The Self-Taught Scientist Who Surveyed a Capitol
Yesterday's Times Herald-Record has a brief profile of one of the most fascinating scientific figures of early American history, Benjamin Banneker. Born in 1731, the free son of a slave, Mr. Banneker was a self-taught clock maker, astronomer, and surveyor, as well as a best-selling author. Those may seem like odd combinations today. However, in colonial times, clock makers frequently crafted a wide range of scientific instruments. He surveyed what became Washington, D.C.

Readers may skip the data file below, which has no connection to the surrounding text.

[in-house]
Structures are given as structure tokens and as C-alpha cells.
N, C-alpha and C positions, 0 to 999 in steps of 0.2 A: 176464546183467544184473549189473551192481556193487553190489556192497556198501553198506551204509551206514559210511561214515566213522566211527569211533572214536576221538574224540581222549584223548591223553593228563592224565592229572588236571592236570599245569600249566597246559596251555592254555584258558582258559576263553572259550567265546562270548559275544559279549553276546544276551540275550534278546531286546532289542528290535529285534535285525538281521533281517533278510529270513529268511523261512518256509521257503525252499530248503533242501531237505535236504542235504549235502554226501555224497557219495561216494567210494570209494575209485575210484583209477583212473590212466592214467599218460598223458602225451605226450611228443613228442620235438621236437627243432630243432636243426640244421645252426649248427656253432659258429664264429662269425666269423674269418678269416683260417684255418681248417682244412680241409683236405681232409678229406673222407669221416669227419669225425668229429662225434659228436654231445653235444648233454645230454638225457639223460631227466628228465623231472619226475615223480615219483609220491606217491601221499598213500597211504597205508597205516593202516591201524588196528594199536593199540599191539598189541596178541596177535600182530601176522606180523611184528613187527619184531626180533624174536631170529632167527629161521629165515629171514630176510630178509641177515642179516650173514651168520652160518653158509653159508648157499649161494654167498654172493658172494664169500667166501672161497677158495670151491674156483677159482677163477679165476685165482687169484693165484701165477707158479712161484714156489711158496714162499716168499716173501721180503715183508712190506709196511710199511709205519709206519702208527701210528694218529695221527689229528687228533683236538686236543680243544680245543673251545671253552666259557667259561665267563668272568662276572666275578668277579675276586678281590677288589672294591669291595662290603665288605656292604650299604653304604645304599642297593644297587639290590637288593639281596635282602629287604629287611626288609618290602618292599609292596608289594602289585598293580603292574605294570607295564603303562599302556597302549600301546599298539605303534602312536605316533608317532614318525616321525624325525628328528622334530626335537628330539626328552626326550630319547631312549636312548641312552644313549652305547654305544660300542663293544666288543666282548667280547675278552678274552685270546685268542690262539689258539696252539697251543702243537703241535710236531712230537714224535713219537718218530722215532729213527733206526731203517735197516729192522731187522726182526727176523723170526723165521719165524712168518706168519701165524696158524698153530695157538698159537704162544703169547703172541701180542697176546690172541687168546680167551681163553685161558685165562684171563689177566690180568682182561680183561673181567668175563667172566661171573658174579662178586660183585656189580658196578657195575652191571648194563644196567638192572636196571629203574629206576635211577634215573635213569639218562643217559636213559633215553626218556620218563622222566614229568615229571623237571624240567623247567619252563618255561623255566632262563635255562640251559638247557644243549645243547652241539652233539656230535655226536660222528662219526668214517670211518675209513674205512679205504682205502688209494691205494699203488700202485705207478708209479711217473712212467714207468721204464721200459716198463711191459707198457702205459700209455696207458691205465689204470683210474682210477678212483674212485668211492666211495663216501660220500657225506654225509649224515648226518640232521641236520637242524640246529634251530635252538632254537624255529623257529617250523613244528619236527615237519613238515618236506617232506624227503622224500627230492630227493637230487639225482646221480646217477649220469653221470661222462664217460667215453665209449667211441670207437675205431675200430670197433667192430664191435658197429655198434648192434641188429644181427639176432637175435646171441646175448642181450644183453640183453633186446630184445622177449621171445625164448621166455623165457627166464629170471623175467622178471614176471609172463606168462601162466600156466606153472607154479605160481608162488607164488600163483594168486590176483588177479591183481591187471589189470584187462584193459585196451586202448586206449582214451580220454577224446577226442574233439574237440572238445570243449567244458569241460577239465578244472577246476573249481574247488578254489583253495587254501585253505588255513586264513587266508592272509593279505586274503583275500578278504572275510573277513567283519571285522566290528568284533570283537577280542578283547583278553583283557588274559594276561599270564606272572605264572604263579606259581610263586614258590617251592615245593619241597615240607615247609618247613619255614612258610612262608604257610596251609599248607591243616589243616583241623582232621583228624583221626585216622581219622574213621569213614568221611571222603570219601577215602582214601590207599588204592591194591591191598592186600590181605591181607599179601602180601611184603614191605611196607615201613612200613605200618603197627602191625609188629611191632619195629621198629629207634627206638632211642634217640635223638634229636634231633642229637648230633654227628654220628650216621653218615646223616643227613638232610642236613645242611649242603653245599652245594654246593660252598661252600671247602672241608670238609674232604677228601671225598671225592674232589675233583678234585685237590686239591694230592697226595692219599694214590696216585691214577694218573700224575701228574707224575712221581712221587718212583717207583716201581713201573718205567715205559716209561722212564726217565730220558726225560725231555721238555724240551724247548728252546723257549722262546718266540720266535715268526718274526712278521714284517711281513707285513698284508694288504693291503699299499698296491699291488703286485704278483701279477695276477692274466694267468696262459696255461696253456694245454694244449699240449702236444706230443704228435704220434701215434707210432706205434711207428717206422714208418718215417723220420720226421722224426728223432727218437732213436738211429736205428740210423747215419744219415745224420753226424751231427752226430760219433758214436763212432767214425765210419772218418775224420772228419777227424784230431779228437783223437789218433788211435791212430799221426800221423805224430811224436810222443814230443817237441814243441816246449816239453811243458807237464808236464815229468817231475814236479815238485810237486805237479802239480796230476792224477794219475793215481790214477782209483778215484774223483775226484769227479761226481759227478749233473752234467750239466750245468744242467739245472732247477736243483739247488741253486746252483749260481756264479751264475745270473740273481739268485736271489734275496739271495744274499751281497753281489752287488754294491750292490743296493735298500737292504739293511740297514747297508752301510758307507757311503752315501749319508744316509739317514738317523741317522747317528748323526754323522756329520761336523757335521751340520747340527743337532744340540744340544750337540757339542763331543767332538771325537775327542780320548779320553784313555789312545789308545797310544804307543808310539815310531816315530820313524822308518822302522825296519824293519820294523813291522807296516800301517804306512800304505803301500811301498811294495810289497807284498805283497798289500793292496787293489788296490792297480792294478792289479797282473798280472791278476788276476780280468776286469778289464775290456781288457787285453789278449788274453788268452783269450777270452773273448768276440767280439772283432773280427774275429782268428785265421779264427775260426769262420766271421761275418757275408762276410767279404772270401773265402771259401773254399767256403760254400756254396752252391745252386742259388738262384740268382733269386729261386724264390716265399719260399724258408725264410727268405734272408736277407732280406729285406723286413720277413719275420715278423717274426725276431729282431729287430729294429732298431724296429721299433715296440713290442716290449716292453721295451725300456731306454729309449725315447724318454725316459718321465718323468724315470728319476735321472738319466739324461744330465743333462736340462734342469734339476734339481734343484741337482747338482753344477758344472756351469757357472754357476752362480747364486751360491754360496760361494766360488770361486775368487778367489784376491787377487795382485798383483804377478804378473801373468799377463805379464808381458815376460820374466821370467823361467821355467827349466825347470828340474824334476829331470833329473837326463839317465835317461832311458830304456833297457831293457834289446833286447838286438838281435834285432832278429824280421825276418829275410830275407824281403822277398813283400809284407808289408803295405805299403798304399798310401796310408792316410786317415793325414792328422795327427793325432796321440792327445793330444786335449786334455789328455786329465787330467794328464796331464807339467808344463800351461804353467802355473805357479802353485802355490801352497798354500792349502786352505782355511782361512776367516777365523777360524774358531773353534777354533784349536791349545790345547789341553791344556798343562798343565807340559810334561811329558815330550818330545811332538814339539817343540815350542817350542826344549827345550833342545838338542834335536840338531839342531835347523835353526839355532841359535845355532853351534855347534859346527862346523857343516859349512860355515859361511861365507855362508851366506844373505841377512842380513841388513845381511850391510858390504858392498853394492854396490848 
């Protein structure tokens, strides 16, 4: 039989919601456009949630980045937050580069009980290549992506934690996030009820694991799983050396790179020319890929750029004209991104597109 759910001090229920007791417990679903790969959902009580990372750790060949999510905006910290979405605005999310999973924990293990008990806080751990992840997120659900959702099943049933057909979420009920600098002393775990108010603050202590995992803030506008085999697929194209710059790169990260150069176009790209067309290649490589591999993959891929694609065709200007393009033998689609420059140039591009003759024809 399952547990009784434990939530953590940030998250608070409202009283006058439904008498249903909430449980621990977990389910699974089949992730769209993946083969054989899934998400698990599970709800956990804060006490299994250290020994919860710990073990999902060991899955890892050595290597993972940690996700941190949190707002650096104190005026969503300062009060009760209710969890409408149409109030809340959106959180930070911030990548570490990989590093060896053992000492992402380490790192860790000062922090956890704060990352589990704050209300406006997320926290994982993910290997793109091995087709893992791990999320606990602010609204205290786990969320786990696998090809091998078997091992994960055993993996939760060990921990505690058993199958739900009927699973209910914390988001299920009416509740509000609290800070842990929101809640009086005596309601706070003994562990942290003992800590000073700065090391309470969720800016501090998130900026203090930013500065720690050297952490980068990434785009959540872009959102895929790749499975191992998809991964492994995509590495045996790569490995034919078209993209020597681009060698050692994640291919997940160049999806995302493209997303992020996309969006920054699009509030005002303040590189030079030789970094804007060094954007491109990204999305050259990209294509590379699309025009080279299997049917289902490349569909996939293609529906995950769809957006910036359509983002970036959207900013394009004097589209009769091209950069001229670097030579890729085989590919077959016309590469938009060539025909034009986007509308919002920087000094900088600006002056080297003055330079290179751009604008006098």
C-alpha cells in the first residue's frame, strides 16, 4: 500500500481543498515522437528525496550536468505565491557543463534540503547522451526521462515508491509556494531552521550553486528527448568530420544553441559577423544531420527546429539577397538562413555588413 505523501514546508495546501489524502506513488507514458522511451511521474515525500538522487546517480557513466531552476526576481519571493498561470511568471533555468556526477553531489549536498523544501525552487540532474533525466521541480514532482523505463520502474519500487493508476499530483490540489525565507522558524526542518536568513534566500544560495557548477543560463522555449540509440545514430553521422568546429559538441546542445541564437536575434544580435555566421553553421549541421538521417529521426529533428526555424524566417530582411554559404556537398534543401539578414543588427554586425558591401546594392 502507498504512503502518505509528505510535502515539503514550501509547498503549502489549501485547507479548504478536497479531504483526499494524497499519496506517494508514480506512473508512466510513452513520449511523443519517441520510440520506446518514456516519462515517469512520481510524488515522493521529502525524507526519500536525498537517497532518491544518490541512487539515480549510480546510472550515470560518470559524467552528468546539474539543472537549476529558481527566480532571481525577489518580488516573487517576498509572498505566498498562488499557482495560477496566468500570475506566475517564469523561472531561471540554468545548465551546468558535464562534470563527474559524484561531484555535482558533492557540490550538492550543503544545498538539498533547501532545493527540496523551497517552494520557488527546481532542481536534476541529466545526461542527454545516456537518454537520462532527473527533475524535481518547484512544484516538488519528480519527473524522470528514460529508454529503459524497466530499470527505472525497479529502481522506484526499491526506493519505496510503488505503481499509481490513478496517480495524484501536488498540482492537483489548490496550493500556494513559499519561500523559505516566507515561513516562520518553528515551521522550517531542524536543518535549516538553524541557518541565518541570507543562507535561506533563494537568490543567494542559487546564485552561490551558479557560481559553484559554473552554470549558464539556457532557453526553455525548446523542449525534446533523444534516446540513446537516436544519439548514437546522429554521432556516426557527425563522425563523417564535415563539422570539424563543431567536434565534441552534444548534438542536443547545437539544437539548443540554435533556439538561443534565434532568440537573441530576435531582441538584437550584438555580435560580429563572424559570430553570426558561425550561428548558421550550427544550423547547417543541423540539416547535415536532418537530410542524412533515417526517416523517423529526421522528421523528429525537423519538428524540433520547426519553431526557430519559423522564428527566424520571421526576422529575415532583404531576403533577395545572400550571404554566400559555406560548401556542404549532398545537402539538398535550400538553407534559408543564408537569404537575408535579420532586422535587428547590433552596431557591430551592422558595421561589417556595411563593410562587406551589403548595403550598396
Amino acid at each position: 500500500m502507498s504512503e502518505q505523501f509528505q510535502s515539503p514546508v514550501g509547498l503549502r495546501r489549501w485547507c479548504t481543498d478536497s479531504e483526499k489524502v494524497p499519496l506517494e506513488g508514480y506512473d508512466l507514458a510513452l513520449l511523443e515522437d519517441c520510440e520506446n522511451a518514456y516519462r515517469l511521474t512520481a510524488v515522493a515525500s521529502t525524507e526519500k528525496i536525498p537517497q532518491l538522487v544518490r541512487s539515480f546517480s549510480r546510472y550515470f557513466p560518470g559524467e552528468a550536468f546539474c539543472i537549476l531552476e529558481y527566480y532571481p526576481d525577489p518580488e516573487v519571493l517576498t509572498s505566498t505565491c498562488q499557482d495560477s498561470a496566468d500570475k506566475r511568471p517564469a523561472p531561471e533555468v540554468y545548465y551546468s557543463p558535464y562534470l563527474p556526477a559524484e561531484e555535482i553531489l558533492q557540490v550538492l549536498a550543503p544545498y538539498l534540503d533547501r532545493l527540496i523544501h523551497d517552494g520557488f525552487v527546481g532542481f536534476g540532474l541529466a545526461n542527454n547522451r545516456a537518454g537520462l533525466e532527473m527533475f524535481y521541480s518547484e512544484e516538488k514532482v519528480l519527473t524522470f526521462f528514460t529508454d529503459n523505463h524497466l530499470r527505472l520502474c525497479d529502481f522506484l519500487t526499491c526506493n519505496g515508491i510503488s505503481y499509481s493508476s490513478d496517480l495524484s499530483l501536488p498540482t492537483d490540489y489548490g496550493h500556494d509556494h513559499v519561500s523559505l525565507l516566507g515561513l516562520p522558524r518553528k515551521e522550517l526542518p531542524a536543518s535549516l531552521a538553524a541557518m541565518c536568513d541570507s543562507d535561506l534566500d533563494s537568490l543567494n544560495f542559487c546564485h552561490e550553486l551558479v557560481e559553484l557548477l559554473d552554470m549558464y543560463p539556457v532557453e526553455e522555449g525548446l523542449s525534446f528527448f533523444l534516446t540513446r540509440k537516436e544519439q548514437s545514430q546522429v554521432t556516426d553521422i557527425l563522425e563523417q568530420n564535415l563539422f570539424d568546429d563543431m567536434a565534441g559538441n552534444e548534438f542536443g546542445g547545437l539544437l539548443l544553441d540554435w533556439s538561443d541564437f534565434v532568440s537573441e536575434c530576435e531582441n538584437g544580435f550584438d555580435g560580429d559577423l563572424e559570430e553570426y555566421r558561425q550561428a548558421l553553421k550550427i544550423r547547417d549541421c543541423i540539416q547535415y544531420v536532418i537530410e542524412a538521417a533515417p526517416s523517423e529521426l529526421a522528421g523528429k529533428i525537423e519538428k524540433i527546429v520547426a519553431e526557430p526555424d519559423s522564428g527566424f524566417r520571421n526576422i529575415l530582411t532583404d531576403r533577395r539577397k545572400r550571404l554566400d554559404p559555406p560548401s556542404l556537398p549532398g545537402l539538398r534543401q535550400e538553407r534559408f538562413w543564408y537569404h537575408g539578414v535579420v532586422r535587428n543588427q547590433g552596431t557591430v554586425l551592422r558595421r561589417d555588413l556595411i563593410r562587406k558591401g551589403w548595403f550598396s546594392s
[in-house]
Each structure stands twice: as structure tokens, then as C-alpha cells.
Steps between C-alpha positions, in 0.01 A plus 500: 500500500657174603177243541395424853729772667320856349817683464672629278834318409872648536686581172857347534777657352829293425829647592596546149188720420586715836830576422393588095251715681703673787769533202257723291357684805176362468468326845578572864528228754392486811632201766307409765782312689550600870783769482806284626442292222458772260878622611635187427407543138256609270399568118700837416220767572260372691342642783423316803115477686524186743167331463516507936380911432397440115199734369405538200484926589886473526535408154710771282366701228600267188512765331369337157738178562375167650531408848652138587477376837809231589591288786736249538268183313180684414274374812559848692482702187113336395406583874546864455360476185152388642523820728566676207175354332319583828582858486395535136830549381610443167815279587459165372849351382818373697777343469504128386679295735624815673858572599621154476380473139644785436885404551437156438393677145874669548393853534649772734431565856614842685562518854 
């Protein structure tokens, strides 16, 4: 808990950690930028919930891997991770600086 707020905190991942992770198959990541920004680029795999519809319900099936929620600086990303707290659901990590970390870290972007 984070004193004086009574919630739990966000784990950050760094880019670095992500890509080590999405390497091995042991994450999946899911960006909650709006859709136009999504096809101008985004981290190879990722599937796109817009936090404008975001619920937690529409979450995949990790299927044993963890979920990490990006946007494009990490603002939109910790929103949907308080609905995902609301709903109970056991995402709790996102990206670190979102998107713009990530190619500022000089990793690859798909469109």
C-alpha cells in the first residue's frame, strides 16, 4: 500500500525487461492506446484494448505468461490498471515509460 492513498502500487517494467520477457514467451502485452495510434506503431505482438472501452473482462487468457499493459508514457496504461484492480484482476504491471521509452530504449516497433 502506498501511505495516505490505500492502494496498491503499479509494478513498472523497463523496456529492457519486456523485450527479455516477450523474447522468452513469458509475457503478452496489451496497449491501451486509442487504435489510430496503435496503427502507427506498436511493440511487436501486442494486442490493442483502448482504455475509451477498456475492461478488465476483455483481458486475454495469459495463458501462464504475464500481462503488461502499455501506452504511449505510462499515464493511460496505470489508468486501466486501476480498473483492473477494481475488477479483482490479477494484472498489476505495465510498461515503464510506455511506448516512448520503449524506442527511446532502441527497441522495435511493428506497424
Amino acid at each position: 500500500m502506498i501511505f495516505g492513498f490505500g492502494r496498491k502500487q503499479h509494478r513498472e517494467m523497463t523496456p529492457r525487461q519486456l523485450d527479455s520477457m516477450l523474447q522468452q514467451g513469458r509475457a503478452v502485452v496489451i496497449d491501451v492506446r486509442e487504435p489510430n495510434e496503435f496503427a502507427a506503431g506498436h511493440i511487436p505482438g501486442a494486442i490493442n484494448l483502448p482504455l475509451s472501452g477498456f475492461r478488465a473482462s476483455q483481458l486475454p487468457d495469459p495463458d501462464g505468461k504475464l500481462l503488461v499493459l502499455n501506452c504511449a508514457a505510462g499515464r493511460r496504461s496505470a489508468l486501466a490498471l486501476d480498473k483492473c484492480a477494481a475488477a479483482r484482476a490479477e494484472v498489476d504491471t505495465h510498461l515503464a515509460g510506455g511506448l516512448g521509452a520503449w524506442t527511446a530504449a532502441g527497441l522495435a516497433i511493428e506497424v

While the credit for the design of Washington D.C. usually goes to Maj. Andrew Endicott and French architect Pierre L'Enfant, it was Mr. Banneker who did most of the actual work. When Mr. L'Enfant became angry with his superiors and abandoned the project, taking the only set of design plans with him, President George Washington proposed hiring a new architect. Instead, Mr. Banneker created an entire new set of plans, from memory, saving the young U.S. Government untold amounts of time and money.
Mr. Banneker's scientific expertise was so well known in the newly formed states that his "Benjamin Banneker's Almanac," was a best-seller from 1792 to 1797.
The best work on Banneker is by Silvio A. Bedini, who was a curator a the Smithsonian: